Theoretical Psychology

Psychology is the science that studies the attributes and characteristics which certain living organisms possess by virture of being conscious. (page 3-4, pbk)

Living organisms differ in their consciousness by their range of awareness. Man's high degree of awareness is the highest known to man. Man's high range is made possible by man's conceptual capacity. Man's conceptual capacity is run volitionally by his reasoning capacity. Because of the foregoing (and other Objectivist and Biocentric arguments) we define human psychology as the science that studies the attributes and characteristics which man possesses by virutue of his distinctive form of consciousness which IN MAN'S CASE is his rational-volitional conceptual faculty on top of his automatic perceptual faculty.

Man's distinctive nature is his ability to form concepts: the conceptual level of dealing with reality is man's way.

Theory is speculating about what should be true based on what is true.

Therefore, theoretical psychology is speculating about what should be true of human beings based on what is true about their psychology and using these speculations to postulate what human beings should do to solve their psychological problems and actualize their human potential.

For example, guilt subdues self-assertiveness is a truth, a principle about what is true of human beings. Consequently, we can speculate that if we are un-assertive to a degree we deem excessive and we desire to change it we should look at our guilty feelings. That is we should explore and trace those feelings to their source so as to challenge and correct the errors at their roots.*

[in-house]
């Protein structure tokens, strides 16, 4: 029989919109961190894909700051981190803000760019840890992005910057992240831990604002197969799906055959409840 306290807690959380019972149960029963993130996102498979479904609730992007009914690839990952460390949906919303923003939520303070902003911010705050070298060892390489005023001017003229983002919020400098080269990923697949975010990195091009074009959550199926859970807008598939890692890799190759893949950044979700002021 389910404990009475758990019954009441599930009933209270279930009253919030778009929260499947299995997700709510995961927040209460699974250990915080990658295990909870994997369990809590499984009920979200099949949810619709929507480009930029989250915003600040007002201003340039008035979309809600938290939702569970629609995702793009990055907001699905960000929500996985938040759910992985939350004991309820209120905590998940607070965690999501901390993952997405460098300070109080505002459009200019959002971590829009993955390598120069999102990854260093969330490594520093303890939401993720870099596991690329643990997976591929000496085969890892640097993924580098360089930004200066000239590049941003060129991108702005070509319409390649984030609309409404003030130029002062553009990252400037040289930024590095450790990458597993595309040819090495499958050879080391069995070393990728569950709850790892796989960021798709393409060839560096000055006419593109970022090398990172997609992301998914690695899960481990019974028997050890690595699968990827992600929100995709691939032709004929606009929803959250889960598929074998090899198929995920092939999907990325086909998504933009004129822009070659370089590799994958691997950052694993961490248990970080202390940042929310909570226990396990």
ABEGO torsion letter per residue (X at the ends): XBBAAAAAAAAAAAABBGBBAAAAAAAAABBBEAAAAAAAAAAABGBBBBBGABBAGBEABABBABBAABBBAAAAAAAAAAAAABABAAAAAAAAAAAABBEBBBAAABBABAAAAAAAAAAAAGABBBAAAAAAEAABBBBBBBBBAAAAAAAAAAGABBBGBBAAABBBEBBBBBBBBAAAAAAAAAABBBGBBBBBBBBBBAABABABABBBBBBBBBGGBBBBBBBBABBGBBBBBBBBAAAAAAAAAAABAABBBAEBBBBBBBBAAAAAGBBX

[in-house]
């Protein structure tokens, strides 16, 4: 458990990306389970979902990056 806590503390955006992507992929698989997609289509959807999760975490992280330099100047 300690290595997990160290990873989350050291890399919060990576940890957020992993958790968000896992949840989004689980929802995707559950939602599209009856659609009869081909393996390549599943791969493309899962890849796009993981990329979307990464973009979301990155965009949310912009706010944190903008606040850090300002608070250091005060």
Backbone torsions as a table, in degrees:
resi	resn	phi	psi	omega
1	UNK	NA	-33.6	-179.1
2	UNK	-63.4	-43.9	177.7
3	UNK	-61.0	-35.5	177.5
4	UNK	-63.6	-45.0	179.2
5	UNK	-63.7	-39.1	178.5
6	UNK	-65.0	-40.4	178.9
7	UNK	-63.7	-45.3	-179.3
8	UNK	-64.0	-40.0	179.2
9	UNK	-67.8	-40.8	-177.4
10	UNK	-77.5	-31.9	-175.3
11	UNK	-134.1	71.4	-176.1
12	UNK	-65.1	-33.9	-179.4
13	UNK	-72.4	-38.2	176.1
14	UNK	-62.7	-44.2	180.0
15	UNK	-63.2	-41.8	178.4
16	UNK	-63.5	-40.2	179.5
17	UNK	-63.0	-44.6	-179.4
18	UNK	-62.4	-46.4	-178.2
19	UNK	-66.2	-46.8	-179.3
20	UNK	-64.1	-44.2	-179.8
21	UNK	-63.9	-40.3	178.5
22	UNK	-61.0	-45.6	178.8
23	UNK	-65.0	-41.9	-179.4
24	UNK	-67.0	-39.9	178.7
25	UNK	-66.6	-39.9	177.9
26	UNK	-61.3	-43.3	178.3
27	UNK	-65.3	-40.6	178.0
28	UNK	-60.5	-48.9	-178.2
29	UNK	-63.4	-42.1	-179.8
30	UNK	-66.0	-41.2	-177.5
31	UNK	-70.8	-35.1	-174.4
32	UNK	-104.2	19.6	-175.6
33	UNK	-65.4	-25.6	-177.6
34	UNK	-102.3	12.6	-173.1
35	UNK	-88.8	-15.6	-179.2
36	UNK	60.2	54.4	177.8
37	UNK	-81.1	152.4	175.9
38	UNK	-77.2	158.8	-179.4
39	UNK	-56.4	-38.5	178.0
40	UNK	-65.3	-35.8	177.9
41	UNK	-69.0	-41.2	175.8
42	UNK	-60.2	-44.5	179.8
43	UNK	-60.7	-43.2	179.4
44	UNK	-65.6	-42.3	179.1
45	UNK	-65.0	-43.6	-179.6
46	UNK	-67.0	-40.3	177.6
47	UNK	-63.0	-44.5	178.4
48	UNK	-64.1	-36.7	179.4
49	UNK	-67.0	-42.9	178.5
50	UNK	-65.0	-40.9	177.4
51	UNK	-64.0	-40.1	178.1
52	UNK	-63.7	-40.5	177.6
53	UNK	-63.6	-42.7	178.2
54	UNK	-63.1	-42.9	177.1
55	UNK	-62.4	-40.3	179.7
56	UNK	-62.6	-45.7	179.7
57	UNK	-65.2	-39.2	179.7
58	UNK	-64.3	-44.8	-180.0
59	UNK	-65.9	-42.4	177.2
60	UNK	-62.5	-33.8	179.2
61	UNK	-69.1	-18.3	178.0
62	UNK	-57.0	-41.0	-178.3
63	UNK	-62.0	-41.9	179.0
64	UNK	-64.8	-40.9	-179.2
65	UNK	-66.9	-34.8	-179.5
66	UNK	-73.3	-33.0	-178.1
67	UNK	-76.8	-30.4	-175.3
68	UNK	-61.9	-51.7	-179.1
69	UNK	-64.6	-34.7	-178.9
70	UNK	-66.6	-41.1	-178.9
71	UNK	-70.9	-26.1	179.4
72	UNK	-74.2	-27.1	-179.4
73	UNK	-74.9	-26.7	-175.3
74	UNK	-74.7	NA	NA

There are at least two "givens" in the foregoing:

  1. self-assertion is a psychological value worthy of attainment
  2. the philosophical principle: "contradictions do not exist" is true.

The first is a choice, the second is not.

The first is a value-choice for you --it is possible for you to choose "humility" over self-assertion.

The second, to repeat, is not a choice in the sense you can change "it" --the reality of it-- by an act of will. "It" is a metaphysical fact and as such it is outside the will.

The second one entails, rather, a choice in the sense that you choose whether or not to notice what it is you are doing when --say for example, after discovering in therapy or in Life or in both, quite a few of your own irrational "shoulds"-- you "hear" yourself (and/or a significant other and/or your Therapist) think and/or say:*

" should not have any shoulds"

If after this you don't change therapists it is your choice.

Choice, that is volition, entails both the choice to think and the choice to be aware.